Rant alert – one of my biggest pet peeves is to see people willy nilly posting professional show proofs on Instagram. Yes, they’re of your horse who’s adorable and amazing. Yes, there is almost always a way to save the picture from the photographer’s website. No, that doesn’t make it okay to use.
I realized a while ago, that many people just don’t know that this isn’t okay. While the world of photography and social media has a lot of blurred lines (cue Robin Thicke), there are some fool proof ways you can navigate safely.
Before I get into how I (former horse show photog) think you should use proofs online, let me say why I think this is important. Horse show photographers are dropping like flies. Many don’t shoot shows anymore, and those that do often don’t even put proofs online. If they catch someone snagging their work for free, it’s a good way to stop getting pictures taken of your horse by professionals.
So if you like having horse show photographers, keep these guidelines in mind. If not, well… thanks for ruining it for the rest of us. Sorry, not sorry.
If a proof says “Stolen from ‘X'” – you can’t use it. Ever.
While many show proofs just say ‘Copyright’ or ‘Proof’, some photographers have gotten quite explicit with their messaging, and rightfully so. While good show photography can be expensive, and it’s tempting to save the proofs to share with your friends on Facebook and Instagram – let’s take a second to look at the world steal.
take (another person’s property) without permission or legal right and without intending to return it.
You know what is also expensive (like show proofs)? Designer purses. You know what I don’t do, grab one off the shelf to show my friends at work the next day. Don’t do the same thing with show proofs.
But what if it doesn’t say ‘steal’?
Even if the message is less direct, it’s still not okay to save proofs off a pro photographer’s site and share on social media. Even though the photo is of you, the artistic work is copyright of the artist… in this case, the photographer. Redistributing it breaks their copyright of the image, and you could face legal action. Best case scenario, you’ll piss off the photographer. Worst case scenario, you’ll get a bill in the mail asking for payment for the image or a pending law suit. You may think I’m joking, but pro photographers in the Equine Photographers Network would often post on the forums about sending people with stolen photos a large bill.
So how do I show my blog readers and Facebook friends the really cute pictures of ponykins? How do I get help from friends figuring out which one to buy?
You know what photographers love? Free publicity. A great way to share photos on social media is linking directly to the photographer’s site. Here’s an example of how I would do it.
The pictures that Awesome Photography Company took of Simon at the show are so great… I can’t choose which one I want! Click here (link) to see them and help me pick your favorite!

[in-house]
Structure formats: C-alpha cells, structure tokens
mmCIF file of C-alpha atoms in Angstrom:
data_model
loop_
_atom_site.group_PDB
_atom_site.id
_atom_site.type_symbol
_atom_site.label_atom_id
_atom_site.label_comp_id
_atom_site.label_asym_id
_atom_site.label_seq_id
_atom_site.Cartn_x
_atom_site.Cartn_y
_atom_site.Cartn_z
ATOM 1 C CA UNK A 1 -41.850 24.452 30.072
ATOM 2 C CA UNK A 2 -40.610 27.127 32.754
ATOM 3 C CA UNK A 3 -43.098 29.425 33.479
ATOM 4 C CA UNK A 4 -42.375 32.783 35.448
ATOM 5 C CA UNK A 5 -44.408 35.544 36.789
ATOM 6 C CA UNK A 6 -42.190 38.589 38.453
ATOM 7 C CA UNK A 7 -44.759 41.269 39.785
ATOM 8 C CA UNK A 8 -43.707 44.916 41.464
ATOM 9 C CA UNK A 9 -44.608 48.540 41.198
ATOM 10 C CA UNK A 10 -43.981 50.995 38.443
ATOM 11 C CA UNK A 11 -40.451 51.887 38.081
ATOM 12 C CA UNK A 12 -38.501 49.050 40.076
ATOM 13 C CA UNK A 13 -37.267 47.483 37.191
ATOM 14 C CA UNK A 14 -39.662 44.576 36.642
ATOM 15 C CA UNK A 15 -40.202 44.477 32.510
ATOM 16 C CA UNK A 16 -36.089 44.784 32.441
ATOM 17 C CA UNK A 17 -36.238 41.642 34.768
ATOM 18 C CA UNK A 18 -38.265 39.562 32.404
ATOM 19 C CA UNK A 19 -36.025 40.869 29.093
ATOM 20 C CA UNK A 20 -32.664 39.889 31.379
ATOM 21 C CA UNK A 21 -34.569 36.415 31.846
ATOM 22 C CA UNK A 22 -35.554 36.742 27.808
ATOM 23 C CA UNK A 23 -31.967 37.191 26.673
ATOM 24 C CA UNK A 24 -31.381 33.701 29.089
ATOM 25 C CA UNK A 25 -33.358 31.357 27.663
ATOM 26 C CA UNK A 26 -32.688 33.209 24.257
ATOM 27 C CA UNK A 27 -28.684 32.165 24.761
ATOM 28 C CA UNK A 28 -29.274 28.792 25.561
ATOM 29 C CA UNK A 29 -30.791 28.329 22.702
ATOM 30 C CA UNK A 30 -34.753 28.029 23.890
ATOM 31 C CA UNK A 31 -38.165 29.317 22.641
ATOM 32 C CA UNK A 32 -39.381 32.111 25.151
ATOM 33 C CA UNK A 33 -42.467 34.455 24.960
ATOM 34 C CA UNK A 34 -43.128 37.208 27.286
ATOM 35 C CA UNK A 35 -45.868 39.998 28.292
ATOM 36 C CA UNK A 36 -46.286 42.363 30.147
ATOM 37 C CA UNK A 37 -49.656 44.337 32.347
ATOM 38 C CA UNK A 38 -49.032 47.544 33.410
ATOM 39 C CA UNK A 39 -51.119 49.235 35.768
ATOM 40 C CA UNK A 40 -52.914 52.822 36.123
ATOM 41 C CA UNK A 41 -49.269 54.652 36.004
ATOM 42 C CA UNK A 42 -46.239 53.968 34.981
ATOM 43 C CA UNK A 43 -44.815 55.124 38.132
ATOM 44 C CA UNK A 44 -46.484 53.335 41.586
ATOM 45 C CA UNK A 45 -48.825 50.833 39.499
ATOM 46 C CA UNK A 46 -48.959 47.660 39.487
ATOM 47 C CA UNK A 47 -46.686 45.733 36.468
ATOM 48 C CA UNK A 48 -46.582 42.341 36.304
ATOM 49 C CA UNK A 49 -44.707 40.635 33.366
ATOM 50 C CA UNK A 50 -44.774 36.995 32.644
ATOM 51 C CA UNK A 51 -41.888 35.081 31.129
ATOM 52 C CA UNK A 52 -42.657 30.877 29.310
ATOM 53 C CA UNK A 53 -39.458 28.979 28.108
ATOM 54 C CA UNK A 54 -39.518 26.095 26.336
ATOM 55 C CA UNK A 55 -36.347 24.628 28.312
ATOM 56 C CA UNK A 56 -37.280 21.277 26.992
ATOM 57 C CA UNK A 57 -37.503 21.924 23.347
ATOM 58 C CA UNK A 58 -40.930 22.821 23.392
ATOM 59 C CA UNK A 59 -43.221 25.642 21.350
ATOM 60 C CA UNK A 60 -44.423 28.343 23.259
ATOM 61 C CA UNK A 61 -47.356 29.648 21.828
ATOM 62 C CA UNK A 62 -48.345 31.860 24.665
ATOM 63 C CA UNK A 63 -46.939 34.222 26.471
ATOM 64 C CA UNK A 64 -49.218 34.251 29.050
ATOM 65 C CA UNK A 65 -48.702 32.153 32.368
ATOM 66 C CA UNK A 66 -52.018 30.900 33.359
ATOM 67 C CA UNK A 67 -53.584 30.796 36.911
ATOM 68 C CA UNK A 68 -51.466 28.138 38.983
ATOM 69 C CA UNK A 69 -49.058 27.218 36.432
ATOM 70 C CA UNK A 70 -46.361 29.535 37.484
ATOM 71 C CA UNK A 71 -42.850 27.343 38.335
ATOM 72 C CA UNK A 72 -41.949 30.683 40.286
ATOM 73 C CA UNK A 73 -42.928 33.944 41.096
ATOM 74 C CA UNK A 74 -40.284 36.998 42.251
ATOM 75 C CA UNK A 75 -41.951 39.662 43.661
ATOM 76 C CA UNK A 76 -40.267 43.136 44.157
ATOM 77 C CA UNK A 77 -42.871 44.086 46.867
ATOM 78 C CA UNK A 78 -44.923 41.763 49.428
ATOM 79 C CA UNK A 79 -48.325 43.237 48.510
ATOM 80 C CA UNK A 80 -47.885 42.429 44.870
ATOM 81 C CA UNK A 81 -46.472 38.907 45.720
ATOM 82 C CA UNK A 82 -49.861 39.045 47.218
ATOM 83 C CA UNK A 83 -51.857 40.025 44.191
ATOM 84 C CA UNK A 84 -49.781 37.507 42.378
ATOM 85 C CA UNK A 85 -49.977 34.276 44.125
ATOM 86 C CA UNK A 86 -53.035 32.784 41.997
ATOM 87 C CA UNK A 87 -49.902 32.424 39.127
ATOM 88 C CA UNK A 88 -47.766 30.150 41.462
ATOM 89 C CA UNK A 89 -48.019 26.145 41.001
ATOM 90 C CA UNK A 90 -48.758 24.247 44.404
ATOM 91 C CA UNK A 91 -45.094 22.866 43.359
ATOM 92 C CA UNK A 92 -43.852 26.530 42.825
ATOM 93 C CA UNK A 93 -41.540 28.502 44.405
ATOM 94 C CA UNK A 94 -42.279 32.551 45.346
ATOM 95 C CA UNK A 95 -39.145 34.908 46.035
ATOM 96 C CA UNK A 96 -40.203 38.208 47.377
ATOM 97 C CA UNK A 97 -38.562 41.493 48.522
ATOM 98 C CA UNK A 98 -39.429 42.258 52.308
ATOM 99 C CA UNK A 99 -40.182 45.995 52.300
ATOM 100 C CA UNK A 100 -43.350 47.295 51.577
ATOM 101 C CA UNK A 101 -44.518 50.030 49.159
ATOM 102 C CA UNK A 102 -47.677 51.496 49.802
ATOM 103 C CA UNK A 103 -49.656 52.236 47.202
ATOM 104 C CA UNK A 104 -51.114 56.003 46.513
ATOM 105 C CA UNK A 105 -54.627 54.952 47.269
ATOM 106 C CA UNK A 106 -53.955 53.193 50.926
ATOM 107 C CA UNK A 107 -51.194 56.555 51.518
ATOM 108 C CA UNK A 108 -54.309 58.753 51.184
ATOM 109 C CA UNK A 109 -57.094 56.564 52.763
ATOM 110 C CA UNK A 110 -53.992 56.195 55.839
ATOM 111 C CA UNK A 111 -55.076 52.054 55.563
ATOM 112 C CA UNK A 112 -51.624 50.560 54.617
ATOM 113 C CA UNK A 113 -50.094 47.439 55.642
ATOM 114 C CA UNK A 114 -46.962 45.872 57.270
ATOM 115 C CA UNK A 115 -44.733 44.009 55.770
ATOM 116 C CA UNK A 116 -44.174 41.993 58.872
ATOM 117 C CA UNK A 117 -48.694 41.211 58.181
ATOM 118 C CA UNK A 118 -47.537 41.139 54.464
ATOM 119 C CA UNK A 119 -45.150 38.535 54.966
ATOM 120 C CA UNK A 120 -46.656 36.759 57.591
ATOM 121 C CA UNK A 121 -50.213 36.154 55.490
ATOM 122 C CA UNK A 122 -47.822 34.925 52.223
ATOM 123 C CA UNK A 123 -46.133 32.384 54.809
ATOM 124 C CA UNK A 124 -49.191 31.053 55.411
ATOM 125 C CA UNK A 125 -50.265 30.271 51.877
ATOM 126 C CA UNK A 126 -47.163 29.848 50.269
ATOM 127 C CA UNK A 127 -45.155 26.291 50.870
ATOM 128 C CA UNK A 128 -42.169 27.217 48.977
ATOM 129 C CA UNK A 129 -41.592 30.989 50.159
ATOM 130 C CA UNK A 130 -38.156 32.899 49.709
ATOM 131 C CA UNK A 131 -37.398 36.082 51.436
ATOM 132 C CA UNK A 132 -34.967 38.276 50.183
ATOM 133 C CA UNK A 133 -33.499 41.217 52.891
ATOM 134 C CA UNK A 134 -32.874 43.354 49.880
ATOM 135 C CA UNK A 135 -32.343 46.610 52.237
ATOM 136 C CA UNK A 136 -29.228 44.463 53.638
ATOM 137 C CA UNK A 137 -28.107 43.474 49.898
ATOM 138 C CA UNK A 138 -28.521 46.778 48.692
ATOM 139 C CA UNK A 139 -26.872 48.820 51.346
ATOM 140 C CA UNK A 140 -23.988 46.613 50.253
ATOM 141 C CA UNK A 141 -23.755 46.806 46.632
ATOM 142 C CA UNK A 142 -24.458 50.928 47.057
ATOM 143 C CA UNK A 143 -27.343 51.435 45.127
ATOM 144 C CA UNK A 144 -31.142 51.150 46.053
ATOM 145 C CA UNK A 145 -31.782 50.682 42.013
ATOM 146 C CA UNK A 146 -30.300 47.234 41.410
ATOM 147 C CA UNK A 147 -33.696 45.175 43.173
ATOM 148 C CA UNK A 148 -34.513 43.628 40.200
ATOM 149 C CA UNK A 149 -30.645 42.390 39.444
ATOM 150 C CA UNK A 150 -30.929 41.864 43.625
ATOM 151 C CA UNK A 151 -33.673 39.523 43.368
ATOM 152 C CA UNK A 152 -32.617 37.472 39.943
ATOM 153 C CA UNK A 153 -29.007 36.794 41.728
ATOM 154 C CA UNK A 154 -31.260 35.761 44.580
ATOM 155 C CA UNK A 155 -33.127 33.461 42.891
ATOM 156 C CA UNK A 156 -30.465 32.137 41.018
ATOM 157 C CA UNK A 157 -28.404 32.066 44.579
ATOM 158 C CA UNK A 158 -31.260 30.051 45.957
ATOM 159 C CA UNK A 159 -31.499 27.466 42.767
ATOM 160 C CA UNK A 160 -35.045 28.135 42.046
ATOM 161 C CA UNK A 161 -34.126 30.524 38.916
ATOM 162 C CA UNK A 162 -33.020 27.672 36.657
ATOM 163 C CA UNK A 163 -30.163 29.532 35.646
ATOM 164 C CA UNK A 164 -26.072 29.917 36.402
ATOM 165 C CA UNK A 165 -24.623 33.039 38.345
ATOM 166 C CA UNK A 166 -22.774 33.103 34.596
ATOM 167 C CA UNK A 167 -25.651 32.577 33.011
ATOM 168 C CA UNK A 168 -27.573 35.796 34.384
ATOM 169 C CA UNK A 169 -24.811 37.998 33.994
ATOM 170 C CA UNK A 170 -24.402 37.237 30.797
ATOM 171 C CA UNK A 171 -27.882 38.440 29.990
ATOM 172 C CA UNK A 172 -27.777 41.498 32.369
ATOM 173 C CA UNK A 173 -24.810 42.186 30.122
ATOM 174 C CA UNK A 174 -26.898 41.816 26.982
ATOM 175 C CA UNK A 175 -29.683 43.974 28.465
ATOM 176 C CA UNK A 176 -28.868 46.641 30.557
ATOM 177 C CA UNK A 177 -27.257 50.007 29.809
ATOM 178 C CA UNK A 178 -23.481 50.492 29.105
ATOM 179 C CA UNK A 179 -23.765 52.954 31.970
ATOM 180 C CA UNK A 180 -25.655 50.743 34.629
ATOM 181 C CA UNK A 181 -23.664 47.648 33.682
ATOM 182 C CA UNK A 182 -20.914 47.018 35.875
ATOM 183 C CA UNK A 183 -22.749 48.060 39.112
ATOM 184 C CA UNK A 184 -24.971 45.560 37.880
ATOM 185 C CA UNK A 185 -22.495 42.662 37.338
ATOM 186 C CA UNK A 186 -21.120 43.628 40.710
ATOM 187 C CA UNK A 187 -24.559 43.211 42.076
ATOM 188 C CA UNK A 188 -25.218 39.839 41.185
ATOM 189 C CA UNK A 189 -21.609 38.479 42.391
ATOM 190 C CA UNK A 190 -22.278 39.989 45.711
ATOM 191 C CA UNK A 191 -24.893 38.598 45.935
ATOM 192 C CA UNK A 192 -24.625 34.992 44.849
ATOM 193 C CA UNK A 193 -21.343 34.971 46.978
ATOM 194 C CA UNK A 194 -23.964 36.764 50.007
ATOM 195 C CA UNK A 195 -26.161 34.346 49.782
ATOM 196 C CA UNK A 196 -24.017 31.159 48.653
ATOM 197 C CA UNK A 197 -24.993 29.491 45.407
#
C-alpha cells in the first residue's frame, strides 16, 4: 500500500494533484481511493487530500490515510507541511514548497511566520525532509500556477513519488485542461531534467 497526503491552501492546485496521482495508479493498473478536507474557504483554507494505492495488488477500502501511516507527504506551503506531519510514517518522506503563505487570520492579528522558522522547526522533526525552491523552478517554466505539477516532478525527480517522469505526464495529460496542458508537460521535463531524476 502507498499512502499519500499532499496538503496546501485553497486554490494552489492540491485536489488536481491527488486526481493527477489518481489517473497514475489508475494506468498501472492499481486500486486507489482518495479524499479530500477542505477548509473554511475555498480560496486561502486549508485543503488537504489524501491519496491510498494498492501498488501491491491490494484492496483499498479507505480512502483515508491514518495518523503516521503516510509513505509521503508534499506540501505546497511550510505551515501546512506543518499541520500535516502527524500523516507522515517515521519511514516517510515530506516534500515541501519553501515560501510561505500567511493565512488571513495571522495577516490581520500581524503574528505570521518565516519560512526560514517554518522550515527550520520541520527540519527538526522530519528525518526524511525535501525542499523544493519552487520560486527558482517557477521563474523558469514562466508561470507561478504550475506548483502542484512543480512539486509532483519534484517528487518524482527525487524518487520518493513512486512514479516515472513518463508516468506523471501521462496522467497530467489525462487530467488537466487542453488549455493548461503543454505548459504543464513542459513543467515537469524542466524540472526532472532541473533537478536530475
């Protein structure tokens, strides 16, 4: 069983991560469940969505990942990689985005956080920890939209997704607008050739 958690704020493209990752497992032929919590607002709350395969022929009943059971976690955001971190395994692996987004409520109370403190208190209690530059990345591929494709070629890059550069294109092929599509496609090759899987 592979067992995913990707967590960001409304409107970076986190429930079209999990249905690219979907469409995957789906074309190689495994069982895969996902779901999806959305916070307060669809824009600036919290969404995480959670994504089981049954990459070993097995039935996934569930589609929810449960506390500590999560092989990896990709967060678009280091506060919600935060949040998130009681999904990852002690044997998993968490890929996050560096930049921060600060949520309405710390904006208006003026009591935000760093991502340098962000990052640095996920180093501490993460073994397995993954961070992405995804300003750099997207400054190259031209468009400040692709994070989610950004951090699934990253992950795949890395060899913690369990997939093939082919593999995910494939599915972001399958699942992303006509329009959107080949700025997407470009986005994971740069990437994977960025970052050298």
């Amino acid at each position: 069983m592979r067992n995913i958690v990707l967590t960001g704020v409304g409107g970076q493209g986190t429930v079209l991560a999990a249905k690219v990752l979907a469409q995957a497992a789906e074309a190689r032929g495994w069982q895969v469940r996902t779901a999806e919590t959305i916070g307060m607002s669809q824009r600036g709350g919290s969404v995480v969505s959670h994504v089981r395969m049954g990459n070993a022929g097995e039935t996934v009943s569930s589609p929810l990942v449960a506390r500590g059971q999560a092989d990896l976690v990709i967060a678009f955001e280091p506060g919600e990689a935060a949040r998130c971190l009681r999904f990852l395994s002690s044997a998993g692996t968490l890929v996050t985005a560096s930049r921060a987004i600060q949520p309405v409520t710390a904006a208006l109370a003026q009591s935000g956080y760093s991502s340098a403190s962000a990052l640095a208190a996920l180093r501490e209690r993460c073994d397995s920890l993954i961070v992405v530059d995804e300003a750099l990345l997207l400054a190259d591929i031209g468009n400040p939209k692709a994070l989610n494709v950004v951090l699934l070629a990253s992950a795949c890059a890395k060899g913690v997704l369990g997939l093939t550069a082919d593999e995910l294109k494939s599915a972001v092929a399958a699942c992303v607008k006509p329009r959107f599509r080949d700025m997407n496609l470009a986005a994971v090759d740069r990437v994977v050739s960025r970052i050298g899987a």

You’re still sharing the photos, and you’re sharing them for free. In this example, the photographer gets 100% credit and the photos are available for purchase right in front of the viewers. Who knows, maybe your grandma will buy some proofs of precious ponykins for you since you put them right in front of her face.
But I will lose ALL MY INSTAGRAM FOLLOWERS!!!!
Tough nuggets. Isn’t it better to take the higher road?
What about really old proofs that aren’t available for purchase anymore, and don’t say “stolen”?
This is a gray area that I myself admit I have posted photos in this category on this very blog from time to time. 100% safe? Don’t do it… but since I’ve literally done this, I asked a pro photographer friend what she thought.
Her advice? Try to remember who took the photo and link them with the proof. Something like “This is an old show proof from Awesome Photographer (link) that I found!” as a caption for the image. If you don’t know who took the photo, it’s hard to say. You’re still breaking a copyright law (in this case, me) by posting that really old photo.
What’s the solution?
At the end of the day, professional photos are a luxury – not a right. Most photographers these days have reasonably priced web or Facebook sized images for digital download. Don’t confuse a web image with a purely digital file though! Sometimes the digital files are for high resolution prints, and that can get very expensive.
If your local show photographer doesn’t offer this, don’t be afraid to talk to them about it. I’d venture that any photographer would rather have a polite email from a potential client wanting to pay them for their work than having same person just take their work for free.
Photography is a changing art form in this digital age of social media, but the responsibility isn’t 100% on the photographer. As consumers, we need to be law abiding, polite and clear in what we want from professionals moving forward.
What are your thoughts on this issue?